There is an interesting legal question at the heart of the still unfolding scandal over whether Republican Presidential contender Herman Cain engaged in sexual harassment. Women accusing Cain were reportedly given a settlement with a gag provision — a common element to such settlements.
Herman Cain has spoken about the allegations, including quoting from his account and suggesting that he merely mentioned that a woman was the same height as his wife. He then suggested that they were hiding behind anonymity — even though their agreement gagged them.
A typical such provisions states: “The terms and conditions of this Agreement are absolutely confidential between the parties and shall not be disclosed to anyone else, except as shall be necessary to effectuate its terms. Any disclosure in violation of this section shall be deemed a material breach of this Agreement.”
Now, their attorney Joel Bennett has said that the Cain interviews with Fox New may have violated the same provision — and thus invalidated the gag on the women. The whole idea of these provisions to prevent either party from “taking a victory lap” or denouncing the other party. They are only enforceable to the extent that your client honors the gag. When confronted with a public allegation, you have to counsel your client on the costs of going public — the chance that the other party will then be free to add details and respond in kind. Such agreements often have not just a confidentiality agreement but a non-disparagement provision.
He certainly appears to have tripped the wire with statements like:
–“I’ve never sexually harassed anyone and I was falsely accused while I was at the National Restaurant Association.”
–“She was in my office one day, and I made a gesture saying – and I was standing close to her – and I made a gesture saying you are the same height as my wife. And I brought my hand up to my chin saying: “My wife comes up to my chin.”
–describing the women as bringing “false accusations.”
Of course, this comes down to the language of the provision. In cases like Hopgood v. Merrill Lynch, 839 F. Supp. 98 (P.R. 1993), the court rejected such a claim because the provision only refers to the “terms” of the settlement and not discussing other aspects.
When a case is settled in litigation, these confidentiality agreement are often incorporated in courts orders, allowing for the court to hold parties or lawyers in contempt for any breach. Baella-Silva v. Hulsey, 454 F.3d 5 (1st Cir. 2006). Thus the typical remedy is found in a breach of contract action as opposed to self-help through counter statements. In agreement like the one in Baella, the provision contains the remedy. In that case, the agreement stated “[c]onfidentiality is the substantial consideration for th[e] compromise” and provides that “[a]ny violation of confidentiality . . . will result in liquidated damages of Fifty Thousand Dollars ($ 50,000.00) to be assessed by this Honorable Court after notice and hearing.”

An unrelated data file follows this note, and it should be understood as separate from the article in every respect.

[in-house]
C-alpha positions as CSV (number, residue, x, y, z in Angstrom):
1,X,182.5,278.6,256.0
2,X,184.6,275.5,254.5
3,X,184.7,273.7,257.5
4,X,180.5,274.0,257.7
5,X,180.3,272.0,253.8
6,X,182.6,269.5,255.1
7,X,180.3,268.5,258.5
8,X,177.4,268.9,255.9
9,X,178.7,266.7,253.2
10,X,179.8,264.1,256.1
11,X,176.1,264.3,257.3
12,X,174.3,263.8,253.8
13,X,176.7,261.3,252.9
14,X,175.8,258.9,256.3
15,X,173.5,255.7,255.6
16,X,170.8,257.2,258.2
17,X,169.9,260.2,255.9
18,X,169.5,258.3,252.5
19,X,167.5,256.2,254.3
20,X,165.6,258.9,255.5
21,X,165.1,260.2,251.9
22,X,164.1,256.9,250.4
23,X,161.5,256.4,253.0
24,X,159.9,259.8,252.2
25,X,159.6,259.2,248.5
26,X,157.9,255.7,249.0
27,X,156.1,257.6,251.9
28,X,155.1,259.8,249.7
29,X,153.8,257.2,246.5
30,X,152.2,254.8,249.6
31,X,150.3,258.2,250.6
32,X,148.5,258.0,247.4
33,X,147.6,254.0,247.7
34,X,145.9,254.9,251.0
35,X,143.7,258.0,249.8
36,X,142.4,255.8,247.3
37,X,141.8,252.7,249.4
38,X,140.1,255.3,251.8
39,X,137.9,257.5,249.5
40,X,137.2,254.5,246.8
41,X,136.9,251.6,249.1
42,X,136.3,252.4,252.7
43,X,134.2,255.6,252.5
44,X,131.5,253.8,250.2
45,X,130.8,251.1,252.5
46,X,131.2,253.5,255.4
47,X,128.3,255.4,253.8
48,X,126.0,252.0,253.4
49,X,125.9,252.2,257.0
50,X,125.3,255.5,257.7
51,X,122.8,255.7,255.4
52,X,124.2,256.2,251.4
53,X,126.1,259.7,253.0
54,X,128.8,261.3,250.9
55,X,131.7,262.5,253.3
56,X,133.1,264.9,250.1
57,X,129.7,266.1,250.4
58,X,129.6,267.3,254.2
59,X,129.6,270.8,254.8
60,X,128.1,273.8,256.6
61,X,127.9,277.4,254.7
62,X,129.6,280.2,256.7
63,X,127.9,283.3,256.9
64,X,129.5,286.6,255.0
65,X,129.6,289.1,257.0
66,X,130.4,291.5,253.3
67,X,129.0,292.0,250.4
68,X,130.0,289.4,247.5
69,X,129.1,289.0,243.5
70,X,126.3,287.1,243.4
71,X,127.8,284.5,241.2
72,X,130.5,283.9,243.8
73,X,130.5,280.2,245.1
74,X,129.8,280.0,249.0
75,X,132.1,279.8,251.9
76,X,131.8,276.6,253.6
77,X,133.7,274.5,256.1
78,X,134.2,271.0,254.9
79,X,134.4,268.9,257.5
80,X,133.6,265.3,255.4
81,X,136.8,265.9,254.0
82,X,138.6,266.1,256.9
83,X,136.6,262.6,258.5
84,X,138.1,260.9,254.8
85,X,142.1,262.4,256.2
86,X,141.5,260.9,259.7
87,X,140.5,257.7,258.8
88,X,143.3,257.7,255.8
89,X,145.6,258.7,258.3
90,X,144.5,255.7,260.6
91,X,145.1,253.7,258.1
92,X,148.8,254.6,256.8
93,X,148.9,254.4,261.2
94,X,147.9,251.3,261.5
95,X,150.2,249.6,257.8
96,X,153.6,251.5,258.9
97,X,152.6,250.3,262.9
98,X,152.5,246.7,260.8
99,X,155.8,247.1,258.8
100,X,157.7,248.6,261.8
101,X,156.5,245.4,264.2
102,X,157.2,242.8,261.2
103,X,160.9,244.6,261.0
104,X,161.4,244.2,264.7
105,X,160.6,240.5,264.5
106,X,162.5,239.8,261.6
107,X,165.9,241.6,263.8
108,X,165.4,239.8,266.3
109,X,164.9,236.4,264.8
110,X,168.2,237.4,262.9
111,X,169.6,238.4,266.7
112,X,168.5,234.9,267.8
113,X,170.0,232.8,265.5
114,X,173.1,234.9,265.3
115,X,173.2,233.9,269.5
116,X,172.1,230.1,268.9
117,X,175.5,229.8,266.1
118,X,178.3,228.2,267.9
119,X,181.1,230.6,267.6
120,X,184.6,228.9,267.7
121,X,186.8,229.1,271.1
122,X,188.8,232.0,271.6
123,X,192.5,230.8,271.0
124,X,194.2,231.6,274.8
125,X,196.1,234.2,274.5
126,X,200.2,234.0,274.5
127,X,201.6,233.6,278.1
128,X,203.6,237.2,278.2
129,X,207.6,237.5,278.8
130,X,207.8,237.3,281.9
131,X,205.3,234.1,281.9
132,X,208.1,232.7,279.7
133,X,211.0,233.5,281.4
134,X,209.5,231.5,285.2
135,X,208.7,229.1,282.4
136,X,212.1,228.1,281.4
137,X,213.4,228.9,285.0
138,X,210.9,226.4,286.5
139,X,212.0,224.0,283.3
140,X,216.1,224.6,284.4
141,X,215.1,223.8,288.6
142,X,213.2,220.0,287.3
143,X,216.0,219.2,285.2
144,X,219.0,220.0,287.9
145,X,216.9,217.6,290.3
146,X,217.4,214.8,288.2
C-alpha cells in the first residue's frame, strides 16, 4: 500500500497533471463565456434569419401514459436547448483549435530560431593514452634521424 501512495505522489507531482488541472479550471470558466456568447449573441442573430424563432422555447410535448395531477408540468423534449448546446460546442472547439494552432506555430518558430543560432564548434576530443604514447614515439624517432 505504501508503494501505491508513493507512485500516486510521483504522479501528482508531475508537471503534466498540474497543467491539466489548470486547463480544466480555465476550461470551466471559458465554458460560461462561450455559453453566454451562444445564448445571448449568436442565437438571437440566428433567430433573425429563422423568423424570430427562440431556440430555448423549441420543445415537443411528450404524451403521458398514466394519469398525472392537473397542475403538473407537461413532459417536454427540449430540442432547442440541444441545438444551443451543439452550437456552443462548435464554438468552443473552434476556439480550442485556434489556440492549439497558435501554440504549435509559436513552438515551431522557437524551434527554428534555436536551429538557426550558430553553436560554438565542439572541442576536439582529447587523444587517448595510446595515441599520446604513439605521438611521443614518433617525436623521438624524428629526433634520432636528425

Absent such a provision or incorporating court order, an aggrieved party will often feel free to public defend themselves in the knowledge that the other party can no longer prevail in a breach claim given their own violations. Even then however it is often important to keep the defense within the scope of the original violation. If you opportunistically go beyond the original violation, you could still find yourself subject to an action for breach.
This issue comes up often with attorneys who are criticized by clients and are able to defend themselves outside the normal limitations of confidentiality for attorney-client relations.
Likewise, employment agreements often include non-disparagement clauses like the one below:
Executive agrees that, during the term of employment and for one year thereafter, executive shall not, in any communications with the press or other media or any customer, client or supplier of company, or any of company affiliates, criticize, ridicule or make any statement which disparages or is derogatory of company or its affiliates or any of their respective directors or senior officers. No directory senior officer of company will, during the same time period, criticize, ridicule or make any statement which disparages or is derogatory of executive.
Here Cain has clearly attacked the veracity of the women and made very concrete (and what the attorney says are misleading) descriptions of the allegations. Of course, there remains the question of who leaked the settlement. That can be a fact that would be the basis for discovery if either party were to sue under the contract.
For their part, the women (or Cain) could also threaten a defamation action. Cain’s statements are not made in filing or in court and are thus not privileged. Conversely, the statements of the lawyer or his clients have been made publicly. It is possible that any party could claim that this ultimately comes down to a difference in opinion as to what constitutes sexual harassment. However, Cain is saying that the statements are are false and made behind the veil of anonymity — suggesting some other than a difference in perspective.
There is also the question of whether Cain should, as a candidate for the highest office, formally waive any confidentiality and allow the women to speak without threat of legal action. After all, he has basically called them either liars or opportunists or both. He has the ability to ungag the women and they can in turn agree that he is not bound by confidentiality in responding.
Source: The Hill